The main developments in military theory and practice before the Punic Wars had all occurred in the Greek world. Greek city states had first developed the hoplite phalanx, a dense mass of heavily armoured infantrymen which advanced and fought their way through anything in their path. On level ground such Greek spearmen had proved superior to any other type of soldier down to the earlier fourth century. It was a system of fighting ideally suited to the Greek soldier-farmers, who wished to resolve a campaign quickly so that they could return to working their farms. It required little technical skill or training, for which Greek citizens apart from the Spartans had little time, but needed considerable courage and group solidarity, things which the hoplites of the city states possessed in abundance. Tactics were simple, especially when two similar phalanxes confronted each other in a war between rival cities, and such subtleties as reserves were virtually unknown. Many wars lasted a matter of weeks and were resolved by a single day's clash on one of the few level plains in the Greek Peninsula. Greek warfare developed as society changed and in the late fifth and fourth centuries professional soldiers appeared in increasing numbers, campaigns tended to last much longer and not be so closely tied to the agricultural year, whilst generalship and tactics grew in importance. Philip II and Alexander the Great of Macedon led well-trained and drilled professional soldiers, forming armies that included heavy and light cavalry, and light infantry as well as the heavy infantry of the phalanx, who were now armed with two-handed pikes instead of the spears. It was with such an army that Alexander swept across the Near East and on into India in little more than a decade. The Hellenistic military system had proved itself superior to anything else in the world at that time, but after Alexander's death and the break-up of his empire into a number of bickering Successor Kingdoms Macedonian style armies most often found themselves facing another similar force. Where both sides employed the same tactical system and equipment, a decisive victory was much harder to achieve. As a result armies began to experiment with all sorts of unusual weapons, such as scythed chariots, war elephants and heavily armoured cataphract cavalry, in an effort to gain some advantage over the enemy. More emphasis was also placed on the role of the commander, who tried to force a battle on terms most favourable to his own army and avoid contact if the odds were against him.
Neither the Romans nor the Carthaginians possessed a modern army based on the Hellenistic model, but the campaigns between them were to be fought largely in the manner of contemporary Hellenistic warfare. The most important and decisive element in warfare remained the pitched battle, although raiding and sieges now played a far more significant role than had ever been the case with hoplite warfare. A clear victory in a massed battle was the best way of putting pressure on the enemy, but there was always the possibility of defeat and a battle was not something to be risked lightly. Heavy casualties were difficult to replace quickly, since both Carthaginian mercenaries and Roman levies needed time to be turned into a battle-worthy force. Even if the majority of a defeated army survived an engagement, their morale was severely reduced and made it unlikely that they could face the same enemy again with any prospect of success until some time had passed. Battles were rarely if ever fought for any strategic purpose greater than destroying the enemy field army. Therefore a good commander sought battle when he felt that there was a good chance of victory and avoided a confrontation if there was not.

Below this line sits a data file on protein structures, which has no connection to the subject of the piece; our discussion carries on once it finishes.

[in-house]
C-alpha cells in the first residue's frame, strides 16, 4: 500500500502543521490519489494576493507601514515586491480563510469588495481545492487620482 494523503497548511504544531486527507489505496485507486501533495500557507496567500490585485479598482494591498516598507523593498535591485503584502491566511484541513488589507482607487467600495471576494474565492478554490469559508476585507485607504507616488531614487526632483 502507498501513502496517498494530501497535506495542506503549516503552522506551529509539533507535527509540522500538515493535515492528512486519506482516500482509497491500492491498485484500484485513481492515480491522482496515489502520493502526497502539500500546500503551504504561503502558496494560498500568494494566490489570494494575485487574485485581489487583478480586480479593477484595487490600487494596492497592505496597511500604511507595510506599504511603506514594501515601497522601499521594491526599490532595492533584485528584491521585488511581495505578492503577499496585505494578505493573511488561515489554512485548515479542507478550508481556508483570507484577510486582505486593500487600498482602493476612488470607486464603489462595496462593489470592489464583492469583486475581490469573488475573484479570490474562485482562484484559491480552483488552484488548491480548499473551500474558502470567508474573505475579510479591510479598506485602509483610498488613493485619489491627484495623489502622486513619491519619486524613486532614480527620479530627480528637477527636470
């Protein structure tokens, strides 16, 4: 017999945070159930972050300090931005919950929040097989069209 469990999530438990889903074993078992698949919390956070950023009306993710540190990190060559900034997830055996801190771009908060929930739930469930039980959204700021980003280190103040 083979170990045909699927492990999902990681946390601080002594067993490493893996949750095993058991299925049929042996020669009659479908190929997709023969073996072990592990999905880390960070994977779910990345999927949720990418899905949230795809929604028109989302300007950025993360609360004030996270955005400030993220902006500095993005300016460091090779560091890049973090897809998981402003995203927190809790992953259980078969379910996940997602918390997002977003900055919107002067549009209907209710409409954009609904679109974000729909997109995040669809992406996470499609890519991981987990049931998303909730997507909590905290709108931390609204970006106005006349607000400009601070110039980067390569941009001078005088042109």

The area covered by the campaigns of the Punic Wars was very large, whilst the armies involved were relatively small. With long-range strategic intelligence usually poor and sometimes non-existent, it was rare for either side to have a clear idea of the enemy's location until the two armies neared each other. Armies in this period tended to march carelessly, moving as quickly as possible towards the anticipated campaigning area, only becoming cautious when the opposing army was located within a few days' march. The march of a large army was difficult to conceal from scouting parties, the cloud of dust thrown up by tens of thousands of feet and hoofs being visible for many miles. It was normally expected that the presence of a hostile army would be recognized before it came close enough to pose a direct threat. Roman armies in particular tended to have a casual attitude towards reconnaissance, in part because their aristocratic cavalry had little taste for the rigours of patrolling. In the third and second century BC Roman columns managed to get themselves ambushed with monotonous regularity. Even with more experienced and professional armies it was not unknown for either or both sides to lose track of an enemy, and accidental encounters, some of which resulted in battle, were not unknown. A good commander took care to seek as much information about the enemy's location, strength and intentions as possible before planning his own actions.35